Can I have better brakes and keep an authentic appearance?
I have a restored 1957 Chevrolet 210 four-door and I want to keep it as original-appearing as possible, but the brakes are really marginal in today’s traffic. People have suggested one of those kits to convert the car to disc brakes, but I don’t want a big vacuum reservoir and dual bore master cylinder up on the firewall where everyone can see them, and I don’t want to change the wheels to accommodate the disc brakes. Is there anything I can do to make the car stop a little better without spoiling its authentic look?
It is true that those big vacuum chambers and all the plumbing that goes with a modern dual bore master cylinder and proportioning valve do look out of place on a tri-five Chevrolet, but they make a big difference in the stopping power of the car because they help to eliminate brake fade, and, in the event of a leak, total brake loss. Also, kits are available that allow you to keep your original wheels, and you can buy stock-looking wheels from Wheelsmith to accommodate disc brakes.
You can reduce your braking effort by rounding up the parts for an original, correct power brake setup and installing it, but it won’t give you any more stopping power, nor will it prevent brake fade if you ride the brakes down a long incline and heat them up. Installing sintered metallic brake linings will help reduce brake fade, and they will last longer than the standard ones if you can find a set of them.
Another thing you can do is see that everything in the car’s braking system is in top shape by making sure the master and wheel cylinders are fresh and leak-free, and by changing out the brake fluid, which should be done at least every two years anyway, though few people do it. You should also make sure the brake linings are not badly worn, contaminated with grease, or burned and glazed. If the linings are still good, you can scuff them up with sandpaper to break the glazing and get them to bite a little better.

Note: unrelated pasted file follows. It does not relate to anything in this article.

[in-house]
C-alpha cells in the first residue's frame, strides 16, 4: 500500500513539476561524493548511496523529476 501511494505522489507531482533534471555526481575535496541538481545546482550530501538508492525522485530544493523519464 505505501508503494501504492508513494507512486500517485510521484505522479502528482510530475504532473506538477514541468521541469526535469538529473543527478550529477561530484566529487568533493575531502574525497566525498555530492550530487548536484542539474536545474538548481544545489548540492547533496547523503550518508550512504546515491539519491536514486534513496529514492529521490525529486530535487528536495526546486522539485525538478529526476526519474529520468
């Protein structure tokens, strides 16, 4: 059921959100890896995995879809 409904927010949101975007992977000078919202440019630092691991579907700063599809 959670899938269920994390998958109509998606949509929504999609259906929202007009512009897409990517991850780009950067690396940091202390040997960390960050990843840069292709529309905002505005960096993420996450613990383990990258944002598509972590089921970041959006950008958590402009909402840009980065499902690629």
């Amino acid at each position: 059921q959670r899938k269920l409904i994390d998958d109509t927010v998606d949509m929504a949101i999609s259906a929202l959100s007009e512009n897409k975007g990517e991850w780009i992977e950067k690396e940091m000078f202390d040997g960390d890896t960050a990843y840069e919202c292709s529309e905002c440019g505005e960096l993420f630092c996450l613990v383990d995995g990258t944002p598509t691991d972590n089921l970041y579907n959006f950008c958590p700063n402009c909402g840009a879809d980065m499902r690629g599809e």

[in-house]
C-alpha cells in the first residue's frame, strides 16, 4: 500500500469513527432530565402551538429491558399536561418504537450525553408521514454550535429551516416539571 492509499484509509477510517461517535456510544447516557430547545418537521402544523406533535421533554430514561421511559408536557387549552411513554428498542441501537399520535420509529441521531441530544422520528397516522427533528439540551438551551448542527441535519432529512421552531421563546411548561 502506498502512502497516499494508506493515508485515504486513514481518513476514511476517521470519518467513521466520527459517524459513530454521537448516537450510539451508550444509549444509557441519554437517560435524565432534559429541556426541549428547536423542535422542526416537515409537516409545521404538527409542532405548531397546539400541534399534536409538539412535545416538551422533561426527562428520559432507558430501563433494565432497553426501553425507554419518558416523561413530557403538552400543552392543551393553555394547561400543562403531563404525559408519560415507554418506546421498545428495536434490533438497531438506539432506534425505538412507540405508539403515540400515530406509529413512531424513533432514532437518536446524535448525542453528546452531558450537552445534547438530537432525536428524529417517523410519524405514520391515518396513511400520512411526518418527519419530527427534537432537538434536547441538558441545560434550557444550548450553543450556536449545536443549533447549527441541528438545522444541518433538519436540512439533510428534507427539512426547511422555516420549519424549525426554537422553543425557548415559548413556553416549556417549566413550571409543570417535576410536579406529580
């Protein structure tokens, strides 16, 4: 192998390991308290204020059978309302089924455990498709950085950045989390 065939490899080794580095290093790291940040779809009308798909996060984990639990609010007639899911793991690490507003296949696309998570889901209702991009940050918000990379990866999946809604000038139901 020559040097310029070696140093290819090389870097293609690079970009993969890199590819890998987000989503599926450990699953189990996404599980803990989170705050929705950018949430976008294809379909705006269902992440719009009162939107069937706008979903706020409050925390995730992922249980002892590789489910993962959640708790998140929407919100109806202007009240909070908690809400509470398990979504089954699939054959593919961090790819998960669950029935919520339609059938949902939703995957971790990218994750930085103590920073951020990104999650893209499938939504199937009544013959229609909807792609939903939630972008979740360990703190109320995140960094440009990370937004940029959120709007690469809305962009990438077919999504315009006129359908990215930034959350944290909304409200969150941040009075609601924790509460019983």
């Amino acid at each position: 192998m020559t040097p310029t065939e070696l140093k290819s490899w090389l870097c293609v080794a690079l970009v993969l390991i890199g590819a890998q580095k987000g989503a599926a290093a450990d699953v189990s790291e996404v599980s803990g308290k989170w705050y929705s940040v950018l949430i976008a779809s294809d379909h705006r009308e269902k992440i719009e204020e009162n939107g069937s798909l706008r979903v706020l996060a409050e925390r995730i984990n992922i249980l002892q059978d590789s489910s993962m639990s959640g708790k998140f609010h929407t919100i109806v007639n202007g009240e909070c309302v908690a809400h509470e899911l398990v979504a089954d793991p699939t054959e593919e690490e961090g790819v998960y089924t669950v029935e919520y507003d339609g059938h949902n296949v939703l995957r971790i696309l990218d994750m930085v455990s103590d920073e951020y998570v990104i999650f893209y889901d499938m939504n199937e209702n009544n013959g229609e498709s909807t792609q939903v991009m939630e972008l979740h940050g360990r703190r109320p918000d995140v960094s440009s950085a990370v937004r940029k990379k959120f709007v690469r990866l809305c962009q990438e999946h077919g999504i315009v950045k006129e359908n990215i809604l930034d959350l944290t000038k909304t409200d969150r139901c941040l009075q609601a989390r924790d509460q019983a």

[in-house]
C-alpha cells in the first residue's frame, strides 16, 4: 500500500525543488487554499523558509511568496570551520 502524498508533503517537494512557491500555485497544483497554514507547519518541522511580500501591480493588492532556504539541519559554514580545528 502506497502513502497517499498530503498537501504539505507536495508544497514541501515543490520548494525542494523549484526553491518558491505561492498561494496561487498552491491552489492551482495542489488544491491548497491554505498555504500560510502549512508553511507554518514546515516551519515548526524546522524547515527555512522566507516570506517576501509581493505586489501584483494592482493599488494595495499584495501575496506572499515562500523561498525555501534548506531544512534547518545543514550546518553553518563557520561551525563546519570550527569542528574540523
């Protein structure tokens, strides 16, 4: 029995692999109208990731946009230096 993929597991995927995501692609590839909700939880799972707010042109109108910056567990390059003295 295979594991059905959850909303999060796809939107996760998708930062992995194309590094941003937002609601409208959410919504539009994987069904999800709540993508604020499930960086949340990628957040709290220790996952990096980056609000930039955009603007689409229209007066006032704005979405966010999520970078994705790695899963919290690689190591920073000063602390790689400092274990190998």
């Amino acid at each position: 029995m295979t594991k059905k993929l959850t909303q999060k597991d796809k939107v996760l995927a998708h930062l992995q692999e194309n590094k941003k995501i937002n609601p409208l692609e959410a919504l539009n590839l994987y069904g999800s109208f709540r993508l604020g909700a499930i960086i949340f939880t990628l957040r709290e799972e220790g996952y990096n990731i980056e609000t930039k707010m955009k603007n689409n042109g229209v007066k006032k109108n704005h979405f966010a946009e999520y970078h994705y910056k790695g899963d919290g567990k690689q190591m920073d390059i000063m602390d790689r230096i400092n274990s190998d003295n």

If you are still not happy, you may be able to find a set of backing plates, wheel cylinders, linings and drums from a heavier car from the same manufacturer of the same period and install them. That is what hot rodders did in the old days before disc brake kits. I don’t know the specifics, but brake backing plates and shoes from a Buick, Oldsmobile or Pontiac may bolt right on, or fit with a little adaptation.
Big Buick finned drums and backing plates were popular with the old school hot rodders because they would bolt on, and they didn’t fade as easily. These additions will increase the braking surface, and will have the same bolt pattern as your wheels, but will make your stopping power significantly better. And they will not be obvious on the judging field in a show.
Bigger brake drums don’t help in the event of total hydraulic failure with a single-bore master cylinder though, but that is a rare occurrence if the system is maintained properly. Also, later dual-bore master cylinders from ’60s Chevrolets are easy to fit, and won’t look too intrusive sans the vacuum canister and proportioning valve.
But also keep in mind that no classic should be driven like a modern car anyway. They were not designed for it, and you risk an accident if you try fierce braking or following too closely on the freeway.
Below are two contacts you may find helpful. Eckler’s will have everything you need to outfit your Chevy almost any way you want, and can provide expertise on how to install it.
Eckler’s Classic Chevy 5200 S. Washington Ave. Titusville, FL 32780 classicchevy.com
For stock-looking wheels, try: